Homeland Security Secretary Janet Napolitano on Wednesday warned that some of the largest U.S. financial institutions "are actively under attack" from cyber hackers.
While Napolitano sounded the alarm about the attacks at a cybersecurity event hosted by The Washington Post, she declined to provide any details about them.
When asked by Post editor Mary Jordan about whether hackers are stealing information or money from banks, Napolitano answered "yes" and then quickly added, "I really don't want to go into that per se."
"All I want to say is that there are active matters going on with financial institutions," she said.
The public websites of Wells Fargo, Bank of America, JP Morgan Chase and others were hit by a series of denial of service attacks this fall, which made their sites inaccessible to customers. A denial of service attack inundates a Web server with large numbers of page requests until the site fails to load. It does not let the hackers siphon sensitive information from its victim.
After Hurricane Sandy wreaked havoc on the East Coast, Napolitano said people should look than no further than the damage caused by the massive storm to understand the need to boost the nation's cybersecurity protections.
"One of the possible areas of attack, of course, is attacks on our nation's control systems — the control systems the operate our utilities, our water plants, our pipelines, our financial institutions," Napolitano said. "If you think that a critical systems attack that takes down a utility even for a few hours is not serious, just look at what is happening now that Mother Nature has taken out those utilities."
"The urgency and the immediacy of the cyber problem; the cyberattacks that we are undergoing and continuing to undergo can not be overestimated," she said.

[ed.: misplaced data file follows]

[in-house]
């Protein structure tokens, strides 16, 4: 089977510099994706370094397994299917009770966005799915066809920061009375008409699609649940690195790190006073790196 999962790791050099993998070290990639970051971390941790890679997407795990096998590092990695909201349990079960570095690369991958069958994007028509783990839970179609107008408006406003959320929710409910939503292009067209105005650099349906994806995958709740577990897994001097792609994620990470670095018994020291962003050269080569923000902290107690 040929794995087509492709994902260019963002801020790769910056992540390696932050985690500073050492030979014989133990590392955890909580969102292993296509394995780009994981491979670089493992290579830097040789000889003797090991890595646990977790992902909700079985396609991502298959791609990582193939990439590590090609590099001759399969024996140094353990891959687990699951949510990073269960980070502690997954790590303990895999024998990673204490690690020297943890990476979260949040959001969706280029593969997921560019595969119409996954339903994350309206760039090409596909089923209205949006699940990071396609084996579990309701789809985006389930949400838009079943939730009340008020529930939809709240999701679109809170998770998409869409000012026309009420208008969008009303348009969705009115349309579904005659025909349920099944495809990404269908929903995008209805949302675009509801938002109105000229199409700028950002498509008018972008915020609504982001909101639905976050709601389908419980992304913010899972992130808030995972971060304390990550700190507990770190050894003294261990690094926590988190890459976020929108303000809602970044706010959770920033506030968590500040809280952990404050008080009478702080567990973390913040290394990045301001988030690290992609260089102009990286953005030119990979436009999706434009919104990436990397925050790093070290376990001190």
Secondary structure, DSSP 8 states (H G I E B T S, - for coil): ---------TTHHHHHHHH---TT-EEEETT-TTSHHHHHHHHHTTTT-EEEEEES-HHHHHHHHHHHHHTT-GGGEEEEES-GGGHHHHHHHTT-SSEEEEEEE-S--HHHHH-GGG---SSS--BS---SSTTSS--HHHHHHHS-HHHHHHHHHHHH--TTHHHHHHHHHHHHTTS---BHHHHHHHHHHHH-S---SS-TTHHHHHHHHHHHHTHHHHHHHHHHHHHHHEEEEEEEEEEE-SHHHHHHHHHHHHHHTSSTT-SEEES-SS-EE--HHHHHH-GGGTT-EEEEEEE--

The Department of Homeland Security (DHS) oversees the protection of unclassified computer networks for civilian agencies. The Obama administration has tasked DHS with coordinating cybersecurity efforts between the federal government and private industry.
Napolitano said President Obama has made cybersecurity a priority and invested money into DHS's cyber programs, noting that the department's workforce has increased roughly 600 percent over the last few years. The president has also "constantly asked for double-digit increases in the cyber budget" at the department and it is actively looking to hire more skilled cybersecurity professionals.
The DHS secretary also called for Congress to pass legislation that would help protect the nation's critical infrastructure from cyberattacks and said there may be another attempt during the lame-duck session to pass a bill that failed in the Senate this August. However, Napolitano cautioned that the likelihood of the Senate taking another crack at the bill "probably depends on the outcome of Tuesday's election."
Senate Republicans blocked the bill because they argued it would add additional costs onto businesses and saddle them with new security rules.
She said that "when" President Obama is reelected, "I think he will have to consider an executive order that covers many of the areas that legislation would cover."
Yet she warned that an executive order "is not a compete substitute for legislation" and "there are some things that only legislation can provide," such as liability protection for companies that follow a set of cybersecurity best practices.
Congressional Republicans have spoken out against the White House issuing a cyber order and argued that Congress should handle the issue on its own instead.